You, Your Caravan And The Road: A Trip Planning Guide
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Congratulations, you’ve made the leap and bought your own “hotel on wheels.” Whether it’s a brand spanking new off the lot, or a fixer-upper from some dude on Craigslist, it’s yours now and so too is the freedom that comes with it.
The ability to take off whenever you want and sleep (pretty much) wherever you want and not have to pay for a hotel room. The ability to cook on the road and not have to pay for terrible take-out food or even spend lavishly on good meals. You can make your own in your self-contained unit. You also have the ability to not rely on ice packs and bags and bags of ice and can now (probably) refrigerate your own food, too.
There are so many advantages to buying a Mazda 4x4 caravan that it’s a miracle more people aren’t doing it, and no surprise that some are even choosing to live full-time in their caravan. Here’s how to plan your own magnum opus of a journey in your caravan, whether you’re travelling across states, continents or countries.
Go for a test drive
You can’t start if you don’t know where you’re going. Therefore, the most important thing to do is to pick a destination. It might be worth starting off small first, just to get used to your new rig. Take a few smaller overnight trips — test what to pack and what to leave, what works and what doesn’t, what systems might need upgrades or maintenance before you hit the road for the long haul. After you’ve done a few of these overnight trips, stretch it out to a week, before you finally set off on your long-haul journey. Don’t be afraid to make changes.
Get it inspected and insured
You could do this first, but it might be worth holding off until you have some short trips under your belt — however, before you leave for any long-haul trip, you must get your caravan inspected (this is particularly wise if it is a used purchase) and insured before you hit the road. Depending on where you’re going, you might need to buy a comprehensive insurance plan to cover you no matter where you go.
Get your brakes checked
While this may be covered under your maintenance inspection, it’s critically important that your brakes get checked, particularly if they’re electric brakes (more common on newer caravan models), as any electrical failure can be slightly more difficult to diagnose and repair than mechanical brake failures. But your brakes will be the thing that may save your life, or save your caravan from certain death, so get them checked before you head out.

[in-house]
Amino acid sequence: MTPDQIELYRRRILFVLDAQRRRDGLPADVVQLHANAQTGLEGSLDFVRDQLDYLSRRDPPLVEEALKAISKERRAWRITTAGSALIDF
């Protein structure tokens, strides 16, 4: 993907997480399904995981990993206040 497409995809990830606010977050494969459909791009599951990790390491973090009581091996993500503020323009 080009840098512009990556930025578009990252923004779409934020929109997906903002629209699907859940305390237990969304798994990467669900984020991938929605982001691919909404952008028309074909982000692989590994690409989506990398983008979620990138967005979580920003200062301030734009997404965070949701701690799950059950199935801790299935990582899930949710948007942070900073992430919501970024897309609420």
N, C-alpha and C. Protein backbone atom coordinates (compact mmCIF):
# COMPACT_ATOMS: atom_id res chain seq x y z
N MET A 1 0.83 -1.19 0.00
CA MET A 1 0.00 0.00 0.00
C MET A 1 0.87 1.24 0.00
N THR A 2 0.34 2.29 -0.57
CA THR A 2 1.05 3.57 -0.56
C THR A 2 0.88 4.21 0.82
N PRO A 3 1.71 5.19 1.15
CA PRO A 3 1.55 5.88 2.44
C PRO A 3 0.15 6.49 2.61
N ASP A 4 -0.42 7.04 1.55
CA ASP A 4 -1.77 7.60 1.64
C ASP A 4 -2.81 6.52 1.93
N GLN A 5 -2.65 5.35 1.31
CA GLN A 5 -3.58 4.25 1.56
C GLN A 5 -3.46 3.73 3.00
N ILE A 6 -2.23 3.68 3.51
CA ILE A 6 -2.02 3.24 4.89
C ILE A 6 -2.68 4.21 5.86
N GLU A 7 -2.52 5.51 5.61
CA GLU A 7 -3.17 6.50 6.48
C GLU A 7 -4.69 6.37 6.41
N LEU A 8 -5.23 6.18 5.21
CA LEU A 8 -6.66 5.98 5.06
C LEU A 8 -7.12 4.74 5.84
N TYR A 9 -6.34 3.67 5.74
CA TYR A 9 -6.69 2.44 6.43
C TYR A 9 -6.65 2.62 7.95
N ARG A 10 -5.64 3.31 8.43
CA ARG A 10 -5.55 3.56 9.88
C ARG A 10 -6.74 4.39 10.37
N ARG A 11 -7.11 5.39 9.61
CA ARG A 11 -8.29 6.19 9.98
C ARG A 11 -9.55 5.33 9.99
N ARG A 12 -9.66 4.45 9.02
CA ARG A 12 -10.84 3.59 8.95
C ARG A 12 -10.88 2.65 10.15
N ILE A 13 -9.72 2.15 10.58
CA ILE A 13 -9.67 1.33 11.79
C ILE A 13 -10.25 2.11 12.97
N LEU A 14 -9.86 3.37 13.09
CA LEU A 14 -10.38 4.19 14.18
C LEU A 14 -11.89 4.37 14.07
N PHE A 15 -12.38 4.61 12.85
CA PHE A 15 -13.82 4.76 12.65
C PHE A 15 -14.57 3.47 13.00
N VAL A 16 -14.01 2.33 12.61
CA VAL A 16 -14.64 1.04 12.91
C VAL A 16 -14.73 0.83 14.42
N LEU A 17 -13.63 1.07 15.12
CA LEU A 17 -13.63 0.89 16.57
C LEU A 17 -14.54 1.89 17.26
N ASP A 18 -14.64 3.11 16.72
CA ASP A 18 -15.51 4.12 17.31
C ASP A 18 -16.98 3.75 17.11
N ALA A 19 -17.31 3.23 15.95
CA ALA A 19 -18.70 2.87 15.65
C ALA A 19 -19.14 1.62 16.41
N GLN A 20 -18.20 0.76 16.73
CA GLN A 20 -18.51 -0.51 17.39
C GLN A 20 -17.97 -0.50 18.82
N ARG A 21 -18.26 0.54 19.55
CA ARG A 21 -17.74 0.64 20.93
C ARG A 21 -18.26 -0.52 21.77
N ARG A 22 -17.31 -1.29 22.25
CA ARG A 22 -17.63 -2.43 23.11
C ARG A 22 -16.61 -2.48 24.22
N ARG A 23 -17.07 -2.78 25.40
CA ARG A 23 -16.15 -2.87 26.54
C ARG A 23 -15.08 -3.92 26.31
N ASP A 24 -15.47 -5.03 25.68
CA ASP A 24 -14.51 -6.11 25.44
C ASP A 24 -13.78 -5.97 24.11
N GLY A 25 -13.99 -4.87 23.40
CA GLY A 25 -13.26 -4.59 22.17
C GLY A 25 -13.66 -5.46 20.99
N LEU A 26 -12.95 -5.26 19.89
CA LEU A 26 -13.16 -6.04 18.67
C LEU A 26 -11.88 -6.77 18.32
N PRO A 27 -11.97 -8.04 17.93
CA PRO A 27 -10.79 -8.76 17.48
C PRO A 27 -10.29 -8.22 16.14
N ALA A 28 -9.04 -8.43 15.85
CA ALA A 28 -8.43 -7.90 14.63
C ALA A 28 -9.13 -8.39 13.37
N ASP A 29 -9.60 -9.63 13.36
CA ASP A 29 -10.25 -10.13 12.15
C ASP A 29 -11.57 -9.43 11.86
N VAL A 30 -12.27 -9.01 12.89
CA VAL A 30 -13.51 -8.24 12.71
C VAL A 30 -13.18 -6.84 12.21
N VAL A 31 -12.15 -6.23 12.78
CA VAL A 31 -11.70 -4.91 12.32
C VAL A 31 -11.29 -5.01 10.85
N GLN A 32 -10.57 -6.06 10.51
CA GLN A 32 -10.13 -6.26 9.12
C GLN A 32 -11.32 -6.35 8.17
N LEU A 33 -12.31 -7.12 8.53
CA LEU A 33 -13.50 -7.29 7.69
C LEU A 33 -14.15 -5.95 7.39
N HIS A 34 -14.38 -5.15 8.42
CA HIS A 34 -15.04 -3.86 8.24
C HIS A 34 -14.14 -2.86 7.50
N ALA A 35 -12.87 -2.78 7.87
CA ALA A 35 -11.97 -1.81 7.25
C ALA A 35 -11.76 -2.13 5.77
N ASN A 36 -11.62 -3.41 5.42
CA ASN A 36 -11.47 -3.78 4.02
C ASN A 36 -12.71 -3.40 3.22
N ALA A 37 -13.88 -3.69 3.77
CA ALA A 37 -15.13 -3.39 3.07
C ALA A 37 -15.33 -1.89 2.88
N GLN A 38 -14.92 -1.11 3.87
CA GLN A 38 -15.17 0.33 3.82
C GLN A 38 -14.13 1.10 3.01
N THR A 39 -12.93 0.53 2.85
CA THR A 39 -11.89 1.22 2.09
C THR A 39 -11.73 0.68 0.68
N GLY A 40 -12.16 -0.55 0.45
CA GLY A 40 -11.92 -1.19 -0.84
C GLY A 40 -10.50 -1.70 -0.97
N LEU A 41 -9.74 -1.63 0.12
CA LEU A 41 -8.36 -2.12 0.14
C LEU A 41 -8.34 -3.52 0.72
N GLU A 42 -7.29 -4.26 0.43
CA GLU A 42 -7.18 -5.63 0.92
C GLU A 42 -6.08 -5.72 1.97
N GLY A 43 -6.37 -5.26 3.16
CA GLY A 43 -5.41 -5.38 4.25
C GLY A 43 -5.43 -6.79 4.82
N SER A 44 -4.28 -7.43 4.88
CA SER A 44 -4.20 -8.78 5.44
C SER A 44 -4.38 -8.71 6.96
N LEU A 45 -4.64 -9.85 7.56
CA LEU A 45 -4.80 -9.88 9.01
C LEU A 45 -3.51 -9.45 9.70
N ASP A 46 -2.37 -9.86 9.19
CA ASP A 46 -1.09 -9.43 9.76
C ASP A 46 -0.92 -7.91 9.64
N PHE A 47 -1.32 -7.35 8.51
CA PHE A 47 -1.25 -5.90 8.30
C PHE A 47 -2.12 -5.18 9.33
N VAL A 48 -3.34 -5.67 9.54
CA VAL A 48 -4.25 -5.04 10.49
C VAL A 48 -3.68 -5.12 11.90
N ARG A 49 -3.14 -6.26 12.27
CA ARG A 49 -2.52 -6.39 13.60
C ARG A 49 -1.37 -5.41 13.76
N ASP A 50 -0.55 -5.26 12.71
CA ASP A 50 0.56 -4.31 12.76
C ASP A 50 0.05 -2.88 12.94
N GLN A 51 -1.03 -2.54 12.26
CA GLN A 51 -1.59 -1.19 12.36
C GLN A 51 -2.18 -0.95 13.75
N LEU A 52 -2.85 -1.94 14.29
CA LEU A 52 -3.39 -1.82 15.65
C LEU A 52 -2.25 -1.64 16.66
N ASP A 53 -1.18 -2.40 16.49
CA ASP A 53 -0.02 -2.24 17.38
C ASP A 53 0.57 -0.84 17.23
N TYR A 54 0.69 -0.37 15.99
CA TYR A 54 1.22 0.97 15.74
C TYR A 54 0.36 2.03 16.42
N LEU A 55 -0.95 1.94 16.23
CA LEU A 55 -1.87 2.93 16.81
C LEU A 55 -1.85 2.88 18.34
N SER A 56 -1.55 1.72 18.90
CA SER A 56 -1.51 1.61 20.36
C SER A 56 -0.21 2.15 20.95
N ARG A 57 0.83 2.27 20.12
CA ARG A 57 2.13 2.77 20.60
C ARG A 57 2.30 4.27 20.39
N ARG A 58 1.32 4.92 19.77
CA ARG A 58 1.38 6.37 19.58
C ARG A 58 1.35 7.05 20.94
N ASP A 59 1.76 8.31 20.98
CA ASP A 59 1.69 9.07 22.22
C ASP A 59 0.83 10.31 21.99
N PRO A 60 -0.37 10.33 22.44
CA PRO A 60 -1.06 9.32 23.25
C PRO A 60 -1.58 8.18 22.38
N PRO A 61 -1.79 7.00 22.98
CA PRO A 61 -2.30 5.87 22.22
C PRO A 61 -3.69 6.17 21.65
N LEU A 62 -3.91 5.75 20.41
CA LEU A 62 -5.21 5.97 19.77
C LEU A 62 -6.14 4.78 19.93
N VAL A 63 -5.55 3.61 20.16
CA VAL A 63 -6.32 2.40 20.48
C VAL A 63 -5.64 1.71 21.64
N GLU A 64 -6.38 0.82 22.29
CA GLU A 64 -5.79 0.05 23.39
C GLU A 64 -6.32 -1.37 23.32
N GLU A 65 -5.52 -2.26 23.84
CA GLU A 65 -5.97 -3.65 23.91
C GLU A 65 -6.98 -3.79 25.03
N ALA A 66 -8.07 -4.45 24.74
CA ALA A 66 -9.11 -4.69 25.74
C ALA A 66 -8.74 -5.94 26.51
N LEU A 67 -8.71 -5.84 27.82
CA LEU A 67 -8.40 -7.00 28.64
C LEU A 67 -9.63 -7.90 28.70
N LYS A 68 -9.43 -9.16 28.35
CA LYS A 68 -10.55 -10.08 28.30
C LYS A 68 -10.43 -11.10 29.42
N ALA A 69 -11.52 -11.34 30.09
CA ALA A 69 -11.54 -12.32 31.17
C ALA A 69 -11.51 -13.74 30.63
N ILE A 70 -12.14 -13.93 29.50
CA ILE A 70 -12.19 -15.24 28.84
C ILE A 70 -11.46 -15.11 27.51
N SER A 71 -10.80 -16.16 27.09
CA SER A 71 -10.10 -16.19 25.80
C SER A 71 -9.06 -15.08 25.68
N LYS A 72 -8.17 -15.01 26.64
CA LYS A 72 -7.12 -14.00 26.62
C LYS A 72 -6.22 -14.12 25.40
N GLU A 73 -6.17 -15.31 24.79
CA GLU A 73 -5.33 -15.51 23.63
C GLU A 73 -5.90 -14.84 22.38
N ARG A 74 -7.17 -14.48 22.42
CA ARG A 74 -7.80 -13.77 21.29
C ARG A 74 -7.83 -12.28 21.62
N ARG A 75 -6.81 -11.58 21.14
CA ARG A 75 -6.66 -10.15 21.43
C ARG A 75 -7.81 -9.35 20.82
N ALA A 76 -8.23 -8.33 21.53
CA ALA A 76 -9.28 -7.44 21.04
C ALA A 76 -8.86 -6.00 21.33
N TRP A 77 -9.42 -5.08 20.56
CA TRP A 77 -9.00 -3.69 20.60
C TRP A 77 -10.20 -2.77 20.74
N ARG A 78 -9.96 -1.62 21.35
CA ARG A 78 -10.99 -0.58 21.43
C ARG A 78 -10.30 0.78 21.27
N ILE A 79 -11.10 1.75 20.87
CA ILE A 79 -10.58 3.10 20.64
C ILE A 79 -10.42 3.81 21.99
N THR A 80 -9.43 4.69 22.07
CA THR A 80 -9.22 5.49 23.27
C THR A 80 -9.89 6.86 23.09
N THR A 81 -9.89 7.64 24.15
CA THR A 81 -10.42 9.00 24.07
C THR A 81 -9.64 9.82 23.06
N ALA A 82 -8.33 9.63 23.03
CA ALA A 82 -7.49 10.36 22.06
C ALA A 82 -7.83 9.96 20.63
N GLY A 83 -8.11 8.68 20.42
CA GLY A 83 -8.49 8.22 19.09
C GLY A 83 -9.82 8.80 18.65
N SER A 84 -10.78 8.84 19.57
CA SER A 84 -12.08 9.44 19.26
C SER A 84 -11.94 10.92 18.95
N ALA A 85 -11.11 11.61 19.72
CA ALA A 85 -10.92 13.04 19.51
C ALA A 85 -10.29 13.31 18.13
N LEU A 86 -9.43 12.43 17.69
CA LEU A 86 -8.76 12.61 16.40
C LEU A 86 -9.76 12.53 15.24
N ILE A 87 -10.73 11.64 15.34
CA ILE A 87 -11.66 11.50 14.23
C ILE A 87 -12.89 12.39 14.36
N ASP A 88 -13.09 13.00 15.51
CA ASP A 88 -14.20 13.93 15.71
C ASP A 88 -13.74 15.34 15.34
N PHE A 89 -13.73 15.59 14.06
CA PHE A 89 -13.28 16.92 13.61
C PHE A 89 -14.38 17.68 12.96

Pack well and bear weight in mind
Every caravan towed behind a vehicle has a maximum weight limit. It is critically important that you know what this limit is and if your caravan falls below it. Legally, for everyone’s safety on the road (including yours and your family’s), your caravan cannot exceed this limit. That’s why it’s important to establish a lightweight packing list that’s reusable and small so as not to overburden your caravan’s frame and cause issues.
Prepare for emergencies
Nobody likes to think about it, but it’s important to ensure that your emergency preparedness is up-to-date. You’ll want to ensure that you have an emergency checklist of things that are in your caravan and that you know where they are.
A designated ‘emergency’ cupboard could be a good idea — this should contain a fully stocked first aid kit, flares, emergency tire patch kit (in case you get a flat), a radio and spare batteries, some extra food and water, a tire iron, a pump and a fire extinguisher.
You hope you’ll never have to use any of the above, but the difference between life or death in an emergency situation often comes down to how prepared you are to handle whatever you’re faced with.
Curate an incredible road trip playlist
This is not essential, but no road trip is ever complete without a playlist. Pool your family resources and have each member make their Spotify selection of songs to play while on the road. This way, nobody feels excluded and sibling rivalry over musical choice doesn’t detract from a great family experience.
Be sure to pack the tech
If you’ve got young-adult kids, chances are they’re well-versed in technology. Kids often complain about being bored on road trips, one of the ways to avoid this — unless you want to go with the whole ‘embrace nature’ stance (fair play to you) is to make sure that you’ve packed their essential technology. The iPad or Laptop should definitely be coming with if only to steer away boredom once you’ve found a place to park if they’re not interested in going for a hike.
Create a budget and stick to it
Creating a budget with a caravan is fairly simple. You likely have simple cooking capabilities - stove-top cooking only, with a mini-fridge and possibly some counter space for meal prep and small cupboards for storage. You can’t pack every food item imaginable.
Freeze-dried meals or dry food like noodles are a great alternative. Perhaps some chicken breasts that can be fried up, even fruits and vegetables (these can be steamed — though make sure the windows are open for adequate ventilation) are easy to pack and store. Water and other drinks that can be refrigerated easily enough are certain favourites.
Pack simple food that’s quick and easy to make. You don’t have the space or the amenities to be complicated and fancy. Travelling by caravan is certainly fun and exciting and can even be life-changing. Pick your destination, make sure your caravan is road-safe and is well-packed, and that you’re prepared for any eventuality. Hit the road and enjoy the ride.